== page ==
It is not your feelings of anger that causes problems but how you think about and express it that determines how anger affects your life. Some people try to ignore their anger and let it build up. They stew on the inside and become upset or depressed. They express anger indirectly by dragging their feet, forgetting important dates of people they feel anger toward, criticizing others behind their backs, or avoiding people they are mad at.

Other people let their anger out much too quickly and impulsively. They lash out at others and yell, cuss, scream, or act in other hostile ways. Some become violent, get into fights, or destroy objects or property. Violence is a significant problem for people with a substance abuse or psychiatric disorder.

The questions that follow will help assess your anger and how you express it.

  1. On a scale of 1 to 10, how much of a problem is your anger or how you cope with it or express it. 1-Somewhat of a problem  3-Moderate Problem  5-Serious Problem  7-Very serious  10-severe/life threatening.
  2. My anger usually shows in the following ways (i.e., I get sad, frustrated, pace, and feel nervous, etc.),
  3. I usually deal with anger by (i.e., holding it inside, letting it out immediately, talking it out, lashing out at others, fighting, etc.).
  4. I learned the following from my parents about anger or how to express it:
  5. My anger affects my physical or mental health in the following ways:
  6. My anger affects my relationships in the following ways:
  7. My anger affects my use of alcohol or other drugs by:
  8. I am still very angry at the following people:
  9. I can use my anger in a positive way by:

Setting a Goal

My goal in relation to how I cope with my anger is:

Steps I will take to reach this goal are:

Potential benefits of reaching my goal are:

Strategies for Managing Your Anger

  •  Recognize your angry feelings.

Pay attention to body cues, thoughts, and behaviors that tell you that you are angry. Use your anger cues to admit you are angry. Don’t deny, hide, minimize, or ignore your anger.

  • Figure out why you are angry.

When you feel angry figure out where it is coming from. Does it relate to something another person did or said to you? Does it relate to an event, experience, or situation? Or, is your anger caused by the way you think about things?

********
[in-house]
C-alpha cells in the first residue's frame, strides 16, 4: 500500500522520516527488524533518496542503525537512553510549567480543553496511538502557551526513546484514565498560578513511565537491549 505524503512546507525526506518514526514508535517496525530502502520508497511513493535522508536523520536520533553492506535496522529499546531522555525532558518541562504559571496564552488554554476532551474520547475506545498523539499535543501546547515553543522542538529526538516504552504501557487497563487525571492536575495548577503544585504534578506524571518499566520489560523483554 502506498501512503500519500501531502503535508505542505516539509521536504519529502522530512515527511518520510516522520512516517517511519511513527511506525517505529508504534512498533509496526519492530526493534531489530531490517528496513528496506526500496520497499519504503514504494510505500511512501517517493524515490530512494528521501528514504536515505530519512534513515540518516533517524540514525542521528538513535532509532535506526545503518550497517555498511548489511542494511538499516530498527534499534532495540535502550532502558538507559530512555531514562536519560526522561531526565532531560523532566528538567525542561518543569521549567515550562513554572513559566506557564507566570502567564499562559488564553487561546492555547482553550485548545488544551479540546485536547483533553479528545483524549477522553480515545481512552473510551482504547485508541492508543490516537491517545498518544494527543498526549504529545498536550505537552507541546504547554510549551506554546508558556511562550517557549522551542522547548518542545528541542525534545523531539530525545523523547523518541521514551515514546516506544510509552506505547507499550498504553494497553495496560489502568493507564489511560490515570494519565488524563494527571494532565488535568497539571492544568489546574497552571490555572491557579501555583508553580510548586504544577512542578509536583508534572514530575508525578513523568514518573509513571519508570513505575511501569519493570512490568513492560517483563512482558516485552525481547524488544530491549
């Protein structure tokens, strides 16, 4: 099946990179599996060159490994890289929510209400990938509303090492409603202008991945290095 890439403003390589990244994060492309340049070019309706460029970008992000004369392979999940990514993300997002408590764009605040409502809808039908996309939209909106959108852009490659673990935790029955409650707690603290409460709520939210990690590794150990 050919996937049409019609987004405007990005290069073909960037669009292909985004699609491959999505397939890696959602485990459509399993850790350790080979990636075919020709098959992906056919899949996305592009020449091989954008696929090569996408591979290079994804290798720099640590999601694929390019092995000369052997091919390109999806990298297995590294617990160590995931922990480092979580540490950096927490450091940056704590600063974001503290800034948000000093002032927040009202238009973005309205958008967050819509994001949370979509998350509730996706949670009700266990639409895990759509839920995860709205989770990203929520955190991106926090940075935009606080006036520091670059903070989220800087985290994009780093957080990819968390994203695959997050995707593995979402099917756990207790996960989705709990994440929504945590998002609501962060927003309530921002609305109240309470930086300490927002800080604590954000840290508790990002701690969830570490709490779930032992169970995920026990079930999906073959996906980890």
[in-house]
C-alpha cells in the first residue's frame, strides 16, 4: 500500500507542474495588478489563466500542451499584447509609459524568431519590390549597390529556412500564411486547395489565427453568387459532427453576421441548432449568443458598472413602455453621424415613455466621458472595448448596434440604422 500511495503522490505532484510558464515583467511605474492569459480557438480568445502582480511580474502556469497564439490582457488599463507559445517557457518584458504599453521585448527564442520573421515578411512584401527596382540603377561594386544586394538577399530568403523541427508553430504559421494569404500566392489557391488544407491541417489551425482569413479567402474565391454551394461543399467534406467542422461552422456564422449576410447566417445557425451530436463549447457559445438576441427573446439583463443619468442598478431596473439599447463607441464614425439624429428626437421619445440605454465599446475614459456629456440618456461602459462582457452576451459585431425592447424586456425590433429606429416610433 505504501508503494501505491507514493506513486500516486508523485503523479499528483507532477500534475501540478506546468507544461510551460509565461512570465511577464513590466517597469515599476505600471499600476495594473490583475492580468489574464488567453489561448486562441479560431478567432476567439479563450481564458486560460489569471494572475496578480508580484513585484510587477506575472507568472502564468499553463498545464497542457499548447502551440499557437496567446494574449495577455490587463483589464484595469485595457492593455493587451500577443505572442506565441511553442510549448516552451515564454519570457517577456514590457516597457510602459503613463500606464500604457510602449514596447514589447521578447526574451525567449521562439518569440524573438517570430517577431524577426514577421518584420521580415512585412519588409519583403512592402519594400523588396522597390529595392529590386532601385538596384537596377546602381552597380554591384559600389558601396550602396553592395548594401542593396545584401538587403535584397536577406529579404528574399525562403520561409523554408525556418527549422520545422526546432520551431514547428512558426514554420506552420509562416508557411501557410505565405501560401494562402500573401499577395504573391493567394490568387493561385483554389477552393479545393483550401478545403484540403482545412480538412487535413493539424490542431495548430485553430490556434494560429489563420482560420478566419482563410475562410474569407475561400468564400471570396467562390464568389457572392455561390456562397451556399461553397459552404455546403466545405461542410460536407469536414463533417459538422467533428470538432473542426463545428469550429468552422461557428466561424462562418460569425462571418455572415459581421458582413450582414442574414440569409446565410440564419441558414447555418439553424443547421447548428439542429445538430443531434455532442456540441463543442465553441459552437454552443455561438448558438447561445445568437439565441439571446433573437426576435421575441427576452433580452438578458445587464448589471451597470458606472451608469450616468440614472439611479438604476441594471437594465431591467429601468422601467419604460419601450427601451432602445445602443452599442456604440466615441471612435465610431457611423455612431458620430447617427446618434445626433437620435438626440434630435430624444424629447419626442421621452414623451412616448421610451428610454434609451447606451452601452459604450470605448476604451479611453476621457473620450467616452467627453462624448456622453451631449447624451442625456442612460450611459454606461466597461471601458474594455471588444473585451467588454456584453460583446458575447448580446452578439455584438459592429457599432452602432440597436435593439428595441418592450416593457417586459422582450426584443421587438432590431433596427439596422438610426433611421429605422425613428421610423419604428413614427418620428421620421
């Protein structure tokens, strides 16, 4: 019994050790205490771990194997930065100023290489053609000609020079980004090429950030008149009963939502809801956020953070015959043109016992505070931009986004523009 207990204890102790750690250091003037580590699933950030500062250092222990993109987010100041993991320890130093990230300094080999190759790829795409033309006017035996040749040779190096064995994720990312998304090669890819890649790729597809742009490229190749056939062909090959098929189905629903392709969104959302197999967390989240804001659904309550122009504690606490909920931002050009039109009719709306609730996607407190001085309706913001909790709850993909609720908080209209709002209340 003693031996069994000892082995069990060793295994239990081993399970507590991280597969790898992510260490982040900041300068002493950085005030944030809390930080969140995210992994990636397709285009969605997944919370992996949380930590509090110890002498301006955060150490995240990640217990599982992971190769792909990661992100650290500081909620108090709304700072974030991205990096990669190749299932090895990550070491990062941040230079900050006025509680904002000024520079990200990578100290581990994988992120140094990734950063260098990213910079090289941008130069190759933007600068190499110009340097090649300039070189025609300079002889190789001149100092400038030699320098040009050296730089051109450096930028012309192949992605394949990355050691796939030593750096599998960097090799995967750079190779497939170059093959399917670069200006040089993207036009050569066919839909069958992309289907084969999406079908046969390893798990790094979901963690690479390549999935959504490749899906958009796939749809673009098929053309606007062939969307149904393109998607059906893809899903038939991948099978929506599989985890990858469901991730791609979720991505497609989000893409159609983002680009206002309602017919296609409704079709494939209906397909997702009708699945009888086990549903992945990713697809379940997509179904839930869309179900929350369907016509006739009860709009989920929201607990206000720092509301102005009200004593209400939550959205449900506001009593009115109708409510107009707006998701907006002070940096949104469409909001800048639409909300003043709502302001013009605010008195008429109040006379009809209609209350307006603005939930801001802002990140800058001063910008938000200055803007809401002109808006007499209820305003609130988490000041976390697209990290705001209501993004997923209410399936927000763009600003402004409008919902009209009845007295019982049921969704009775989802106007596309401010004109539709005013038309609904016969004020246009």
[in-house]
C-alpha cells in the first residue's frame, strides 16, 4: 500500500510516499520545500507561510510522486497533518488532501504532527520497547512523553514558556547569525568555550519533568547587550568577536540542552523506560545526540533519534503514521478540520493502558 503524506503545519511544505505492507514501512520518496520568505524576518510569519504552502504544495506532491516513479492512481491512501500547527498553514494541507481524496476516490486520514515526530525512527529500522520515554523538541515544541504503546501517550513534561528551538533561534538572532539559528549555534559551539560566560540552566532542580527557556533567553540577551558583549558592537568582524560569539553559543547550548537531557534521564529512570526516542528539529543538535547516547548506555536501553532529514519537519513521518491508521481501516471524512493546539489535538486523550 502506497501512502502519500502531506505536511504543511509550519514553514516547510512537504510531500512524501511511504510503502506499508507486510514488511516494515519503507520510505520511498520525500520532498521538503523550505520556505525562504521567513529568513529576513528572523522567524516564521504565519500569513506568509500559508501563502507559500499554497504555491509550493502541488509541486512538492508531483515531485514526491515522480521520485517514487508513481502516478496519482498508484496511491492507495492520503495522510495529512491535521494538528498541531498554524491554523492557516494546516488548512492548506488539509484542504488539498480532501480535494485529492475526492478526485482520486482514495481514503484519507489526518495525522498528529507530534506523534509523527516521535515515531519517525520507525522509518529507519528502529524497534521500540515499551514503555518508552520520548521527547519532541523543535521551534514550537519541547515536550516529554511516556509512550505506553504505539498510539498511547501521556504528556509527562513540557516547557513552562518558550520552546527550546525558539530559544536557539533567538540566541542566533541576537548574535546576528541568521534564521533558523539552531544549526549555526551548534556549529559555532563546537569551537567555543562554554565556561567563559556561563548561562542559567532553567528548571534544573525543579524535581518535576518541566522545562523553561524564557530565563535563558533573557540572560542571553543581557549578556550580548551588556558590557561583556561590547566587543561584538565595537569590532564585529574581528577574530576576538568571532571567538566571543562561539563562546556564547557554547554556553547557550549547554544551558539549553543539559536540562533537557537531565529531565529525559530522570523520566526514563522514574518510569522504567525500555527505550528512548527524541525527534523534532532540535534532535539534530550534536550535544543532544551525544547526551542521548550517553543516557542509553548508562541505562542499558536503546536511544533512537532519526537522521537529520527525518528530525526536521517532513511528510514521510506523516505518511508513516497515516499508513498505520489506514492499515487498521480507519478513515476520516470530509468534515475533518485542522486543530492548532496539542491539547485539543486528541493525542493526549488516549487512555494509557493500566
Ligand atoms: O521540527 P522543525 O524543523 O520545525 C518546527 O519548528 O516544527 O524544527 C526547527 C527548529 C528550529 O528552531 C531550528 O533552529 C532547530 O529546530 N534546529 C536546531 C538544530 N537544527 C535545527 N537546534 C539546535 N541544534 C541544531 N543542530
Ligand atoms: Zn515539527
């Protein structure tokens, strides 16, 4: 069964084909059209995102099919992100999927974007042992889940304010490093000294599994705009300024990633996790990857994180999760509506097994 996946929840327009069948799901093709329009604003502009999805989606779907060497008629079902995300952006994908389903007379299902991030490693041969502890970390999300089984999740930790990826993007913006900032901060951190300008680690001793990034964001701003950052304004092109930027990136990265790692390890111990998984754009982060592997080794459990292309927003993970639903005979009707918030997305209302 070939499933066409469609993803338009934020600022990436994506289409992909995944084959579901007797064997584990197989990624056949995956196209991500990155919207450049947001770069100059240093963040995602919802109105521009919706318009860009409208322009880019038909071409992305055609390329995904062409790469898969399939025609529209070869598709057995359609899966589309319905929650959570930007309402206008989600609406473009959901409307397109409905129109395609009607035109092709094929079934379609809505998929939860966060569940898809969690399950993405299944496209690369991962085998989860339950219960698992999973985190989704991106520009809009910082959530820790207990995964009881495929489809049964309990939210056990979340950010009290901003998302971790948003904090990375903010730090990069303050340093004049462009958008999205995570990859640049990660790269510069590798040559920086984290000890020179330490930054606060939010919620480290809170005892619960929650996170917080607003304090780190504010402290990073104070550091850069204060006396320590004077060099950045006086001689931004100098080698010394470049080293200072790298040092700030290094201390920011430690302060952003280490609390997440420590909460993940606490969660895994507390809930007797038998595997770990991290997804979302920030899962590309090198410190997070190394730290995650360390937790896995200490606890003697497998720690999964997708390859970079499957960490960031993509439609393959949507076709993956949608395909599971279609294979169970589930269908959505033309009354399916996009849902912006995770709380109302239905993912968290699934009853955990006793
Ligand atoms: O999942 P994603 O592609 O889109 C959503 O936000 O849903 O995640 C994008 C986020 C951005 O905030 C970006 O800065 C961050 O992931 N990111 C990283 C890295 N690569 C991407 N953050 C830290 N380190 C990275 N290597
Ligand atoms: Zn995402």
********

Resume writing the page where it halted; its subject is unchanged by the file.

• Decide if you really should feel angry.

Are you an angry person who seems to get mad too often or for no good reason? When angry, ask yourself if the facts of the situation warrant an angry reaction on your part. Or, ask yourself if your anger is the result of a character defect (i.e., you get mad frequently for little things).

  • Identify the effects of your anger and your methods of coping with anger.

How does your anger and your methods of coping with it affect your physical, mental, or spiritual health? How are your relationships with family members, friends, or others affected?

  • Use different strategies to deal with anger

These include cognitive (your beliefs about anger and the internal messages you give yourself), behavioral (how you act), and verbal (what you say to other people) strategies. Having a variety of strategies puts you in a good position to cope with anger in a wide range of situations.

  • Cognitive strategies for anger management include:
  • Evaluating your beliefs about anger and changing those beliefs that cause you problems. For example, if you believe you should “let it out” every time you get angry, you may find this isn’t always the best policy and that this belief should be modified. Or, if you believe you should never get mad, you might have to change this belief and give yourself permission to feel anger.
  • Catching yourself when you are angry and changing your angry thoughts.
  • Determining if your anger is really justified given the situation. This requires not jumping to conclusions and getting all of the facts of the situation first.